Action learning and cooking!

We all know that it’s good to talk, however it’s only when we truly feel listened to that we feel able to air our concerns and deepest thoughts and thus have the opportunity to make sense of them.

Action learning places active listening at its heart, giving participants an all too rare opportunity to explore and reflect on life’s challenges in the workplace. For this to happen, there needs to be an open, honest and safe environment, where certain conditions must be met.

We love this recipe for successful action learning, adapted from the original by Sheila Webb, Consultant in Public Health Medicine, Airedale. It encapsulates the elements needed to bring about the powerful and transformative process of moving from a place where we often feel ‘stuck’ to achieving clarity and a plan of action. Thanks to Samina Ansari who is a recently accredited action learning facilitator, funded by the Rank Foundation, and included a reference to this recipe in her learning log.

Recipe for successful action learning, by Sheila Webb

Ingredients

  • 6 – 8 people
  • Some tasks or problems
  • Commitment
  • Trust
  • Concern
  • Time
  • Experience
  • Support
  • Challenge
  • Risk
  • Facilitation
  • Humour

Method

Take a liberal slice of time, and mix thoroughly with the lifetime experience of several committed people. Sprinkle a generous helping of concern for others, and ad enough trust to mould the mix until it jells firmly together. An added catalytic facilitator may help it to bind.

Season with a little risk. Add support and challenge whenever necessary. Leave to simmer indefinitely, stirring regularly as you feed in a variety of problems. An occasional dash of humour will prevent the mix from sticking.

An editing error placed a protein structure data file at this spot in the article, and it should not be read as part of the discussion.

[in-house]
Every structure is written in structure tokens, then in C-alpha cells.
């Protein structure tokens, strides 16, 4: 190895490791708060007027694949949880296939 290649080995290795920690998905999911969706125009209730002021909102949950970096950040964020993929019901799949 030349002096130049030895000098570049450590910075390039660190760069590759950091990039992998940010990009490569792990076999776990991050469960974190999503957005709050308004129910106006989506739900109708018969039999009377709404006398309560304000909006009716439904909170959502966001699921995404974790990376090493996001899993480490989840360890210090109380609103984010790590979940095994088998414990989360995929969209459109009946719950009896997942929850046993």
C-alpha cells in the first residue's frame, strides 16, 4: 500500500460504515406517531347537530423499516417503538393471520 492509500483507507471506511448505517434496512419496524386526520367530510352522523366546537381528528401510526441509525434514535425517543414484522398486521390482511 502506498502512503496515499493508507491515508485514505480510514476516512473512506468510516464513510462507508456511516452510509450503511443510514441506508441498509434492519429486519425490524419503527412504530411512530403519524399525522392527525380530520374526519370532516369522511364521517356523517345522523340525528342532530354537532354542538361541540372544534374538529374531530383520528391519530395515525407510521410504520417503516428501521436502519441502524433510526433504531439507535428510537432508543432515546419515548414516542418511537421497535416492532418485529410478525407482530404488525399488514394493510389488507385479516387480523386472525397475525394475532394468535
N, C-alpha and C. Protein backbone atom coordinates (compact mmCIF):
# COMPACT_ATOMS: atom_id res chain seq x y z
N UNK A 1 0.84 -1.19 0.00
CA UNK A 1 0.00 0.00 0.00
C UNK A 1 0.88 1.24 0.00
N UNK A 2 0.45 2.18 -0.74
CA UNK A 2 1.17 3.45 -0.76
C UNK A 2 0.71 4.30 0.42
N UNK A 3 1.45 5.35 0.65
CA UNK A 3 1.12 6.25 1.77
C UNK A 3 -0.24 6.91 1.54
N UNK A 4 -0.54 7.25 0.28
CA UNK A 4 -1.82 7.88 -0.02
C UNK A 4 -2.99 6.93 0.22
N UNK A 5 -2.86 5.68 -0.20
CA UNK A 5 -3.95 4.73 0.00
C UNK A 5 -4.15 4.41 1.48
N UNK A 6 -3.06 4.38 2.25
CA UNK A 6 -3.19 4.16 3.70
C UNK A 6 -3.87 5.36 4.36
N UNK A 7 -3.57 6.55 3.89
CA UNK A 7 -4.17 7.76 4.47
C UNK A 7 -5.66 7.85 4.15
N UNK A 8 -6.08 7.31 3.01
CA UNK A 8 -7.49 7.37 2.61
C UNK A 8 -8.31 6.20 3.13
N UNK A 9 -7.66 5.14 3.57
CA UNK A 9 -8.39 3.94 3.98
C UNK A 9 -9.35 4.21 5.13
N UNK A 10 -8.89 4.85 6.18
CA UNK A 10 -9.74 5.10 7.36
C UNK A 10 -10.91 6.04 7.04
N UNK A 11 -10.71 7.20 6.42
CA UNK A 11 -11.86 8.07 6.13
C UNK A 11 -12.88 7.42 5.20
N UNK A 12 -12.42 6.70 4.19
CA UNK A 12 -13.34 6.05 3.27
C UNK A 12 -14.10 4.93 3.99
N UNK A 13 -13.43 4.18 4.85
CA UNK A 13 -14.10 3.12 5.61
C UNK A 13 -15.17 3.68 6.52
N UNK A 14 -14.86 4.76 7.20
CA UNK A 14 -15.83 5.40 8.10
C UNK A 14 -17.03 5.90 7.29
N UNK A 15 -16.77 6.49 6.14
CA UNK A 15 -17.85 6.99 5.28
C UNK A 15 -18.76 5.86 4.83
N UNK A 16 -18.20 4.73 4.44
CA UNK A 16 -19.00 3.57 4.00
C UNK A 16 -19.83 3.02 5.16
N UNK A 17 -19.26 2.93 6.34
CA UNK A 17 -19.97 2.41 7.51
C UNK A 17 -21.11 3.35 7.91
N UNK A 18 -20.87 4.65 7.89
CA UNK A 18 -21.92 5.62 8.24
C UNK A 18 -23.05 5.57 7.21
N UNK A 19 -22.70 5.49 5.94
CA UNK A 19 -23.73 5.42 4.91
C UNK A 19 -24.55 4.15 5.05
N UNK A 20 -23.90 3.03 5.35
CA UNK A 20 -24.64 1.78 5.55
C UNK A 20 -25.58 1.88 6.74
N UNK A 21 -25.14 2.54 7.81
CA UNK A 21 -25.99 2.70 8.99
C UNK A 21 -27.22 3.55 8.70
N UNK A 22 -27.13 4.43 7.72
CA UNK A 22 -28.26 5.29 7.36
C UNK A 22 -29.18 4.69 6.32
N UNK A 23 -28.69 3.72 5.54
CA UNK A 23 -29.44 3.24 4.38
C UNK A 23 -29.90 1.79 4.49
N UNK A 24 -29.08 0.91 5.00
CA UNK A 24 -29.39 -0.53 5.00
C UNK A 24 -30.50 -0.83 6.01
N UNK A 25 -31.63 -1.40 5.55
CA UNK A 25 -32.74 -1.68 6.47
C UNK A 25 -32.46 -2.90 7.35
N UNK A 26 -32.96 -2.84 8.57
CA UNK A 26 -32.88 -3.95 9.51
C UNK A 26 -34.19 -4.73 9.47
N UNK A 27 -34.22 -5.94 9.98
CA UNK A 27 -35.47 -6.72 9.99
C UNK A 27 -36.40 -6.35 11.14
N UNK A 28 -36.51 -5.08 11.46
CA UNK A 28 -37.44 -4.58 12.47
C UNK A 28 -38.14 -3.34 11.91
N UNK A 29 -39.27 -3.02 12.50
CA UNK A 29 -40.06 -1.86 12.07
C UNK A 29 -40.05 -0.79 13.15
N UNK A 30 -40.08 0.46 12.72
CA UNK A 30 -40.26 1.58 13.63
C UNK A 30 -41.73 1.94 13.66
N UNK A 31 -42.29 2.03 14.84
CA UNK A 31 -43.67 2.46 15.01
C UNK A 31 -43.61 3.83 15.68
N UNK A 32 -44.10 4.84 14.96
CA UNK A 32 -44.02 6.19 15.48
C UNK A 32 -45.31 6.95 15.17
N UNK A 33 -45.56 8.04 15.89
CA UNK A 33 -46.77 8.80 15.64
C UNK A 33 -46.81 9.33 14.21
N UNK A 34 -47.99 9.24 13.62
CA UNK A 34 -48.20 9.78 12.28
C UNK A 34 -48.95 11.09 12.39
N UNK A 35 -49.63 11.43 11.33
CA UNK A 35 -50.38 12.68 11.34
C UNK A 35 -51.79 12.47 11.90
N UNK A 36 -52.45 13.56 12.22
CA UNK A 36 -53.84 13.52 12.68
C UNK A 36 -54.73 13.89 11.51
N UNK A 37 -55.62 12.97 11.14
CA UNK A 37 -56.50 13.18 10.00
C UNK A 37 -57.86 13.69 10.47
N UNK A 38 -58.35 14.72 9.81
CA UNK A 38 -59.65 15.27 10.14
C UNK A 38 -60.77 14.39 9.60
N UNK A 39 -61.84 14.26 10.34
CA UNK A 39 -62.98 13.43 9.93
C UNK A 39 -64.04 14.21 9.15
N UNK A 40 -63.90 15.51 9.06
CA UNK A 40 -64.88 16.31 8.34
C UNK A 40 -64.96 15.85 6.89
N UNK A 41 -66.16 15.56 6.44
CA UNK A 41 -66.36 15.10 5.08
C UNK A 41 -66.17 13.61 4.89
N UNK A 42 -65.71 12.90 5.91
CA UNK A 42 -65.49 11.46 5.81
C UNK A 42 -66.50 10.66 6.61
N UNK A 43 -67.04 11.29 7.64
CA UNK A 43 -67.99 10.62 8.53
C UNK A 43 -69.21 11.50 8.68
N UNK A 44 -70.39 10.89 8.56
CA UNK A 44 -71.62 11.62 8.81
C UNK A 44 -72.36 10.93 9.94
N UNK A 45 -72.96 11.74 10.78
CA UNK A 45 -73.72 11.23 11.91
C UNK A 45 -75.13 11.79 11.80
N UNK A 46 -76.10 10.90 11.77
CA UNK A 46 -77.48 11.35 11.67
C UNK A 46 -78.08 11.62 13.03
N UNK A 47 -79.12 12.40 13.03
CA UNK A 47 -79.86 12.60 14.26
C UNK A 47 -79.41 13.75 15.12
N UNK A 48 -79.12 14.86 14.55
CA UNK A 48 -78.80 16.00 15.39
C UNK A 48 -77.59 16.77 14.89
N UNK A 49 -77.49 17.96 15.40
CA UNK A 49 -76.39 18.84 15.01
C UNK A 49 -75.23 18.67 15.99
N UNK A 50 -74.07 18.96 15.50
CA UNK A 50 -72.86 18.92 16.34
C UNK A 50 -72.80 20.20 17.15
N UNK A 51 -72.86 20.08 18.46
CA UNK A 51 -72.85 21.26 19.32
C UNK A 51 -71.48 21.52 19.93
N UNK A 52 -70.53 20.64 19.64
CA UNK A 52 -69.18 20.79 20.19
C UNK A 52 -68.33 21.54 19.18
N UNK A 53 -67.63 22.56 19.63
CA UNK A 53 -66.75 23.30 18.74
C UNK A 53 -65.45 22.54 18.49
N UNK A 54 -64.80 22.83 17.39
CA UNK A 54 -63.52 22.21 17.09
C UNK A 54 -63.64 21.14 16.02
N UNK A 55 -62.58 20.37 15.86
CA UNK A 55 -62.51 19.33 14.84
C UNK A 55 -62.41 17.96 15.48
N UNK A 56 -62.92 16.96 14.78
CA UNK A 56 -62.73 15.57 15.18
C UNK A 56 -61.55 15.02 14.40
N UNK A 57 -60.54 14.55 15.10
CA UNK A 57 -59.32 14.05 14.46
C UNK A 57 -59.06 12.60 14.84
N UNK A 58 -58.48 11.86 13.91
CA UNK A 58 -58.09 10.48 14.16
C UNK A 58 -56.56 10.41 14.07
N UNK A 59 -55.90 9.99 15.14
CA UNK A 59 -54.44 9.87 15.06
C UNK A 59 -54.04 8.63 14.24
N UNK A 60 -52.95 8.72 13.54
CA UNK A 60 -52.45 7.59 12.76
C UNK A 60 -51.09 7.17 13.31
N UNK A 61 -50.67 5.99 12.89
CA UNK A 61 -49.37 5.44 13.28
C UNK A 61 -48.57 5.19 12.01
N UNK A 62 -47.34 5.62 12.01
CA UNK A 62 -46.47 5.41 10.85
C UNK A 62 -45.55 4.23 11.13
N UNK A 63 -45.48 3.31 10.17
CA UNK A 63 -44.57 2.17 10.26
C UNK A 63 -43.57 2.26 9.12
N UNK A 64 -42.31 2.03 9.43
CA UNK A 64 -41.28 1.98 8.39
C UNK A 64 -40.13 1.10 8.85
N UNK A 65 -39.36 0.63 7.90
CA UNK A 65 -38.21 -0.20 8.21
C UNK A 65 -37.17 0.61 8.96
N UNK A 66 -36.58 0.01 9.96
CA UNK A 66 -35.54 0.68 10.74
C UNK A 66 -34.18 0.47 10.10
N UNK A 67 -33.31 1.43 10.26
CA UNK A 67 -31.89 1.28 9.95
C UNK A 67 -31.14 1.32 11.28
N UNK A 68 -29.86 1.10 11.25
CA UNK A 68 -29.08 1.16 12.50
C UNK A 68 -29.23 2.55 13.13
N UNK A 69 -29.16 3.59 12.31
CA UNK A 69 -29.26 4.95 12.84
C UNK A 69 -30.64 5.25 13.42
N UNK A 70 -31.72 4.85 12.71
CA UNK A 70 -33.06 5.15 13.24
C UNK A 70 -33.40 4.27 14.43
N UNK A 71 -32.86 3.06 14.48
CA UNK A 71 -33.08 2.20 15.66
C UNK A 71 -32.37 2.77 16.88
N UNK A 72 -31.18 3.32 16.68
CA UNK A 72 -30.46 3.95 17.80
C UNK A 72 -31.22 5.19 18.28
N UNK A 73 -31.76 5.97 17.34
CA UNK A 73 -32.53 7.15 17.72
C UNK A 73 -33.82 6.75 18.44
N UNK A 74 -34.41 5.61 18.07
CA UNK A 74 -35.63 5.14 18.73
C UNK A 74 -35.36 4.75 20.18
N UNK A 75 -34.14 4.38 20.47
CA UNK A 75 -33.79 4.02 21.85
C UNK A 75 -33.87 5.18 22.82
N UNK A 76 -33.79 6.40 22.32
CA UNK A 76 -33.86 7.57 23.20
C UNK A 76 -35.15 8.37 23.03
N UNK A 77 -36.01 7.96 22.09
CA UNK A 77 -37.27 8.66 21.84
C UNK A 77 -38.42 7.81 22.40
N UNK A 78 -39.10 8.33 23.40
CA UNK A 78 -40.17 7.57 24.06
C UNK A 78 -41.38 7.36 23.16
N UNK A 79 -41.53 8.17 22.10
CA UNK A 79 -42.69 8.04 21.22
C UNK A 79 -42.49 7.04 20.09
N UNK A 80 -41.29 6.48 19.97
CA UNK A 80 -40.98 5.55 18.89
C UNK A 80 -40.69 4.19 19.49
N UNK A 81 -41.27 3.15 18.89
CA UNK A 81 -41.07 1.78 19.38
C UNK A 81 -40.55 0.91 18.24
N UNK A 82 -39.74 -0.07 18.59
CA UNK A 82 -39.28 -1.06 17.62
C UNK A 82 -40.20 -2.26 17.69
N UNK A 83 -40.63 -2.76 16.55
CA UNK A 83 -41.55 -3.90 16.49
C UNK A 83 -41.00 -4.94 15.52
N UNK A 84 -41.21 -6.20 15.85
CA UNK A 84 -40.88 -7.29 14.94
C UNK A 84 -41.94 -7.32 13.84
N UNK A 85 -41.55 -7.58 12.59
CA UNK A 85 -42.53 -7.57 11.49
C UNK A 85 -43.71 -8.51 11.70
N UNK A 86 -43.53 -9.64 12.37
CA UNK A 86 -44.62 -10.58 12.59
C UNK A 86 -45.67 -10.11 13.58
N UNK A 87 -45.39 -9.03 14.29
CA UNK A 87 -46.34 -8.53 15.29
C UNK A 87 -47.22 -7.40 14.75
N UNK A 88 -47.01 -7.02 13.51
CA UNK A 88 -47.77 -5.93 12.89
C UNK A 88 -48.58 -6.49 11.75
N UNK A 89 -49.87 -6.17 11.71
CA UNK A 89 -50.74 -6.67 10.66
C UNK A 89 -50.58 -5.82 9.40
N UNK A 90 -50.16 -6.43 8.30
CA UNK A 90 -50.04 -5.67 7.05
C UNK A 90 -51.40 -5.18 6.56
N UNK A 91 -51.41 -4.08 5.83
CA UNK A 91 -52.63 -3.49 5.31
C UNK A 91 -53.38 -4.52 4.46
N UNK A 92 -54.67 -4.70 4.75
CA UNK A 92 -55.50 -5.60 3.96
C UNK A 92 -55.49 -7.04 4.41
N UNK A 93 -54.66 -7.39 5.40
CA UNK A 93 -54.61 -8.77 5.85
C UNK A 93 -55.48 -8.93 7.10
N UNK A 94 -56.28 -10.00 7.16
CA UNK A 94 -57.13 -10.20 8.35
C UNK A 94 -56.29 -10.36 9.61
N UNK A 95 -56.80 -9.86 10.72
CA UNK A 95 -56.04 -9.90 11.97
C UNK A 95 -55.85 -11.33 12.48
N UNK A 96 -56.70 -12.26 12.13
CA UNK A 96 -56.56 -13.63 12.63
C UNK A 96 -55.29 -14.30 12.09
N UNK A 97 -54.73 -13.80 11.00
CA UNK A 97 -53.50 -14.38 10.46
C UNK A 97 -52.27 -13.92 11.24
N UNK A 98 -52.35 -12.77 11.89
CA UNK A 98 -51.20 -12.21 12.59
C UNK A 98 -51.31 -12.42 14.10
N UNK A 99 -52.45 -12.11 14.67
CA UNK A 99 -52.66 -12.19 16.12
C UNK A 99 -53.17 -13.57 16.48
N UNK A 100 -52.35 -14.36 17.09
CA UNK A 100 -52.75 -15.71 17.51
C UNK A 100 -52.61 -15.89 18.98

Results

So what do you get? Opportunities!

  • The opportunity to focus on particular areas of your professional life and to discuss at a level which, for a variety of reasons, you cannot do at work;
  • The opportunity of new perspectives on such areas based upon the experience of others;
  • The opportunity to develop and practise new skills in a relatively safe environment;
  • The opportunity for reassurance that others have also ‘been there before’.

…and friendship

Source: Adapted from the original by Sheila Webb, Consultant and Public Health Medicine, Airedale.

This is a great attempt at encapsulating the essence of action learning and how and why it works. The experience and outcomes are unique to each participant, according to their personal circumstances and our clients say, in their feedback to us, how much it has enhanced their lives.

If you are a member of an action learning set, we’d love to hear what it means to you and what changes it has brought about in your life. Have you changed jobs? Gained a promotion? Gone travelling? We’d love to hear!

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